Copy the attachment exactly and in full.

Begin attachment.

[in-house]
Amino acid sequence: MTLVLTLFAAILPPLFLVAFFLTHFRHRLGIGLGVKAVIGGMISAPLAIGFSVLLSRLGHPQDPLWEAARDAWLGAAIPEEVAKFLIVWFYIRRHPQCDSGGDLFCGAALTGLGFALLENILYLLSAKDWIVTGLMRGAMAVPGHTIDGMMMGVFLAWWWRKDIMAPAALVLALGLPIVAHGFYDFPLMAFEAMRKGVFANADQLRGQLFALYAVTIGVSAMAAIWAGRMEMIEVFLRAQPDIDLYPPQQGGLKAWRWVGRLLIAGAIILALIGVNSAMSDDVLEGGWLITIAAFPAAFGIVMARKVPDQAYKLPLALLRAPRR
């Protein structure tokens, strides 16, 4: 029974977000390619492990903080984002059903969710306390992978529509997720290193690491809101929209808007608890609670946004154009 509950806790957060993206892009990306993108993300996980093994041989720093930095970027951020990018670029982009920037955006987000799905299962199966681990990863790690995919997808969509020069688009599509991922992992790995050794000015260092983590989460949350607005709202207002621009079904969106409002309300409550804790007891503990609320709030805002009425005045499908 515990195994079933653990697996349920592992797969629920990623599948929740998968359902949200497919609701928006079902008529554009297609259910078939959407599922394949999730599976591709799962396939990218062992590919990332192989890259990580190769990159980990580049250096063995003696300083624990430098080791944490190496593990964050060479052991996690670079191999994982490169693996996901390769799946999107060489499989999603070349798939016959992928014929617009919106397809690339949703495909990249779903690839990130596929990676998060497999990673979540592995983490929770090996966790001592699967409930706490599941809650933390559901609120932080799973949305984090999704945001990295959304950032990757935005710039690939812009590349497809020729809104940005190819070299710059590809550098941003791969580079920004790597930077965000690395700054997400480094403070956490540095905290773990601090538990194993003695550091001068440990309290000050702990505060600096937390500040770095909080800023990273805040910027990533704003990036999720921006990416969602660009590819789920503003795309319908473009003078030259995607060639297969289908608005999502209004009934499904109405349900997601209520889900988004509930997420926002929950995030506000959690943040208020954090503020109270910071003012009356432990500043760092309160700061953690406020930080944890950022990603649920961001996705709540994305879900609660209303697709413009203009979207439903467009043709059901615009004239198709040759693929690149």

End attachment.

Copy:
[in-house]
Amino acid sequence: MTLVLTLFAAILPPLFLVAFFLTHFRHRLGIGLGVKAVIGGMISAPLAIGFSVLLSRLGHPQDPLWEAARDAWLGAAIPEEVAKFLIVWFYIRRHPQCDSGGDLFCGAALTGLGFALLENILYLLSAKDWIVTGLMRGAMAVPGHTIDGMMMGVFLAWWWRKDIMAPAALVLALGLPIVAHGFYDFPLMAFEAMRKGVFANADQLRGQLFALYAVTIGVSAMAAIWAGRMEMIEVFLRAQPDIDLYPPQQGGLKAWRWVGRLLIAGAIILALIGVNSAMSDDVLEGGWLITIAAFPAAFGIVMARKVPDQAYKLPLALLRAPRR
């Protein structure tokens, strides 16, 4: 029974977000390619492990903080984002059903969710306390992978529509997720290193690491809101929209808007608890609670946004154009 509950806790957060993206892009990306993108993300996980093994041989720093930095970027951020990018670029982009920037955006987000799905299962199966681990990863790690995919997808969509020069688009599509991922992992790995050794000015260092983590989460949350607005709202207002621009079904969106409002309300409550804790007891503990609320709030805002009425005045499908 515990195994079933653990697996349920592992797969629920990623599948929740998968359902949200497919609701928006079902008529554009297609259910078939959407599922394949999730599976591709799962396939990218062992590919990332192989890259990580190769990159980990580049250096063995003696300083624990430098080791944490190496593990964050060479052991996690670079191999994982490169693996996901390769799946999107060489499989999603070349798939016959992928014929617009919106397809690339949703495909990249779903690839990130596929990676998060497999990673979540592995983490929770090996966790001592699967409930706490599941809650933390559901609120932080799973949305984090999704945001990295959304950032990757935005710039690939812009590349497809020729809104940005190819070299710059590809550098941003791969580079920004790597930077965000690395700054997400480094403070956490540095905290773990601090538990194993003695550091001068440990309290000050702990505060600096937390500040770095909080800023990273805040910027990533704003990036999720921006990416969602660009590819789920503003795309319908473009003078030259995607060639297969289908608005999502209004009934499904109405349900997601209520889900988004509930997420926002929950995030506000959690943040208020954090503020109270910071003012009356432990500043760092309160700061953690406020930080944890950022990603649920961001996705709540994305879900609660209303697709413009203009979207439903467009043709059901615009004239198709040759693929690149």